Sunday February 8th, 2015

The exercise:

Write something that has to do with: poison.

Currently reading Mr. Mercedes by Stephen King. It's really pulling me along, sometimes by the throat. I just finished a particularly horrifying part, which inspired today's prompt, but mostly it has been interesting, tense storytelling that has given me so much trouble with putting the book down.

I'm feeling mostly recovered now, but Kat and Max are both still suffering. Really hoping they'll be able to join me at the other end of this misery soon.

Mine:

"Thank you for agreeing to meet with me on such short notice," she says with a smile that she probably thinks is seductive. I've seen more alluring expressions in the morgue.

"I had an opening in my schedule," I reply. "You were just fortunate the timing worked out in your favour, that's all."

"Still," she says as she runs a finger around the rim of her martini glass, "I just want you to know how very, very appreciative I am."

"Uh huh." You know, I hear that some people take vacations when their calendar unexpectedly opens up for a few days in a row. I should look into that idea. "So what can I do for you?"

"Well, you see..." She gives the patrons at a nearby table a surreptitious glance. I take the opportunity to roll my eyes. "It's my husband."

It always is.

"The honeymoon is over, I take it?"

"Honey, there was never any honeymoon to begin with!" Her eyes go wide when she realizes that she's allowed her voice to get too loud. She blushes furiously before adding in a horrified whisper, "He was too cheap to pay for one."

"I'm sorry for your loss." There's enough sarcasm coating my words to pin them to the ocean floor but she takes them at face value anyway. Good lord. "Any preference on the way he leaves you a grieving widow?"

"Oh, no! I hadn't given that any thought!"

"Uh huh."

"Like, at all!"

"Uh huh."

A brief pause while she inspects her fake red nails. Then:

"Well, I suppose if I have a say in the matter... how expansive is your knowledge of poisons?"

I smile. Okay, maybe it's more of a smirk. Looks like Benny the Bartender owes me fifty bucks.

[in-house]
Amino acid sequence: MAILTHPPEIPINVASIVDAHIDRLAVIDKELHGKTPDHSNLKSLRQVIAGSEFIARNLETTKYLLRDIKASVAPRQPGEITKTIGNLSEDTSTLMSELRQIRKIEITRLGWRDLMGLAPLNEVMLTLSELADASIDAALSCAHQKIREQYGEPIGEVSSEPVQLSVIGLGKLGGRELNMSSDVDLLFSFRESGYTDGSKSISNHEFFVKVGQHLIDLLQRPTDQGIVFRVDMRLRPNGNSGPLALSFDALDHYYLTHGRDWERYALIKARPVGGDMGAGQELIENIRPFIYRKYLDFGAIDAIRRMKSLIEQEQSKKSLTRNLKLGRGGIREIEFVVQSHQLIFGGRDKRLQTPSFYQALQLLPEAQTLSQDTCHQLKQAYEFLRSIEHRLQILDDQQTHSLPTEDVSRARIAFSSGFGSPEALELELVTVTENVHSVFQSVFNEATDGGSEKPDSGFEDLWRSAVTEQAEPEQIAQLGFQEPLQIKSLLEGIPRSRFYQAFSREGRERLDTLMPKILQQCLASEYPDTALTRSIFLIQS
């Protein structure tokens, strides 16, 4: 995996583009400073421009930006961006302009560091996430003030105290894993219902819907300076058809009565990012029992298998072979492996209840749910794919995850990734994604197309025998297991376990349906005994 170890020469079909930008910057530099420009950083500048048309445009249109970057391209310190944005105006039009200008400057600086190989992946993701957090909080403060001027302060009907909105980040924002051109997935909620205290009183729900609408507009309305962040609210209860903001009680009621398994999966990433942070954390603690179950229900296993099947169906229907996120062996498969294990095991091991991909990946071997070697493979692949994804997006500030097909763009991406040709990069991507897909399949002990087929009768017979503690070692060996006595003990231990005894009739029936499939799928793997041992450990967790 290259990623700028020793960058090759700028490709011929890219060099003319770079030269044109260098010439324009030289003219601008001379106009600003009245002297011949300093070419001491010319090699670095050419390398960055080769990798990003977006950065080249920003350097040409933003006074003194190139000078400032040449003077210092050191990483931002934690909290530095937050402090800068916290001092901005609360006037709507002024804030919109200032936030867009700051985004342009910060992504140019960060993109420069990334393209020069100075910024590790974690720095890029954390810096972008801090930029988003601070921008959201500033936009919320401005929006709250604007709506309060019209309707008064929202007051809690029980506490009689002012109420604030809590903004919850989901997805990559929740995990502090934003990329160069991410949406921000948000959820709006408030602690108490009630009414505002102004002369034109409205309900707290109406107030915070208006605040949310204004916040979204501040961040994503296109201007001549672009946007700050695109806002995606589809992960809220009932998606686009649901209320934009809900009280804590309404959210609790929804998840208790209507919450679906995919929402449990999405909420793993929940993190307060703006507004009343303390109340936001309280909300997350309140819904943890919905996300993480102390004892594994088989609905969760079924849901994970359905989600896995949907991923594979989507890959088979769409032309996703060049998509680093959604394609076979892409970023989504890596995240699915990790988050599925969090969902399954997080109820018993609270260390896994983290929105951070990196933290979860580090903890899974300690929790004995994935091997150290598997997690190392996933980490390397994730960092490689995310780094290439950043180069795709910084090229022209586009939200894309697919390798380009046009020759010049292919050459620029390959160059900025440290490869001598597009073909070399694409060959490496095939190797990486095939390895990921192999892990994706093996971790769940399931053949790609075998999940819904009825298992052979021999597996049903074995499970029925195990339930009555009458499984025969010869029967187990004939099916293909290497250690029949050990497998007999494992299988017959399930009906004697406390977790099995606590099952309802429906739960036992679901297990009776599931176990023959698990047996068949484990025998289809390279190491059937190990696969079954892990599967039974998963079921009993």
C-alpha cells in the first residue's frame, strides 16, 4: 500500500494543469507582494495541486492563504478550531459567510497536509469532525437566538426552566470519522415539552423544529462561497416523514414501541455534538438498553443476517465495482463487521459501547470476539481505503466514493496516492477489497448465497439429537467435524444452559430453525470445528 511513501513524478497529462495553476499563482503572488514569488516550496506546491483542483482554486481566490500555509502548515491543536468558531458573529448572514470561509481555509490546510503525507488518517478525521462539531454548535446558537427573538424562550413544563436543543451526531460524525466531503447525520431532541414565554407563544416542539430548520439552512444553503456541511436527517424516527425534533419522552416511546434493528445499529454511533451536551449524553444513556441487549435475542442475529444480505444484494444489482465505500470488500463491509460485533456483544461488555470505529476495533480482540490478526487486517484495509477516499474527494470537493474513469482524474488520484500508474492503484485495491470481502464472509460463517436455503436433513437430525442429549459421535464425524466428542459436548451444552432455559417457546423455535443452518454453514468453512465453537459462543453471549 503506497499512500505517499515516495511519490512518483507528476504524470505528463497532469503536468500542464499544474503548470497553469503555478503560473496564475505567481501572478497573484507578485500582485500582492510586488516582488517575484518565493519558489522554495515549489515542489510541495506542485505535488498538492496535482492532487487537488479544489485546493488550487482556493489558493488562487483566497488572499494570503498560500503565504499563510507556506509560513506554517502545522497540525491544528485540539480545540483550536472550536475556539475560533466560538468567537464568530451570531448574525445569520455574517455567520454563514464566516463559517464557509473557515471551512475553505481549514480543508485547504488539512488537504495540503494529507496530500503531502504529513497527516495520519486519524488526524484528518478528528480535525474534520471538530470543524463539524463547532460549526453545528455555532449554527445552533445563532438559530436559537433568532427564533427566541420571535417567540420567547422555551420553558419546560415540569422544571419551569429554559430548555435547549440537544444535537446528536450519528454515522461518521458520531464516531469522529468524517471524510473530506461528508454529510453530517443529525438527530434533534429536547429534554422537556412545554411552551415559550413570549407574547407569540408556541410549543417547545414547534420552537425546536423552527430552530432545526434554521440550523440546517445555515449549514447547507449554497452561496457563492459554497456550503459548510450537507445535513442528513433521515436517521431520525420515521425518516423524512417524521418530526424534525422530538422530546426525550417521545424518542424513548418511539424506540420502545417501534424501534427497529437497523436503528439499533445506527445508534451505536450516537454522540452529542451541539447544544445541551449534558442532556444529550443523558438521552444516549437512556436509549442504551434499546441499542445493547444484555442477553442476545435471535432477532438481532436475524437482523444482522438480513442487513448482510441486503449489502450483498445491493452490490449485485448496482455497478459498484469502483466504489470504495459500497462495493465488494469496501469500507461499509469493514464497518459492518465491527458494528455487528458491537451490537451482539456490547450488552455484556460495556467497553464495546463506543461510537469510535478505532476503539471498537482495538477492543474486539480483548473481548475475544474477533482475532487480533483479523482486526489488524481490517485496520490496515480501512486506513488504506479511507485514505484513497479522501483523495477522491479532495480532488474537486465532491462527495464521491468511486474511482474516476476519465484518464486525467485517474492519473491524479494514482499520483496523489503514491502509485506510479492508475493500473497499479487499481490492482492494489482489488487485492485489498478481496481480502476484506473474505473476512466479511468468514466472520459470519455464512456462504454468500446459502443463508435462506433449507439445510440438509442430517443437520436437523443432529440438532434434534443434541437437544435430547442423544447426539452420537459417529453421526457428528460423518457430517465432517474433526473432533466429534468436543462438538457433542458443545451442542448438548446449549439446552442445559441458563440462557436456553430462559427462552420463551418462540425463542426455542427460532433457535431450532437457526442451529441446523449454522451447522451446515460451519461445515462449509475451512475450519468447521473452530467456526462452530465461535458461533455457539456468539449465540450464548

4 Comments:

Greg said...

I haven't read any of King's newer stuff really; I think Rose Madder might have been the last one I read. He's definitely a good author, but he was one of those I read a lot of when I was a kid, and then seemed to grow away from. However, what I'm reading at the moment isn't even fiction, so I may not be the best person to comment (I'm reading about how English is actually strongly affected by Welsh and Celtic!)
Hmm, I'm not entirely from that first paragraph if I should refer to a narrator or a necrophile :) I like this guy though, he's pragmatic and cynical and world-weary and just the kind of person I like to read about and sympathise with. Less so his client though, she seems scheming and manipulative, and I have to work with that kind of person! The short, abrupt line style definitely brings the mood of the scene across very well, and her coyness is... hard to look away from, for all it's unappealing :) Nice work!

Poison
Caryatid columns hold aloft
A fornicated ceiling that is black
From vapours that arise at night.
Like shadowed souls in hell
They twist and writhe, cavorting in
Stygian gloom, dancing in this
Poisoned room, hands outstretched
With the promise of an invite.

Soot falls like snow, melting on unclad skin,
Seeping in,
And poison trickles inside virgin veins.
Violent pains
Wrack the supplicant and thrust them to the floor.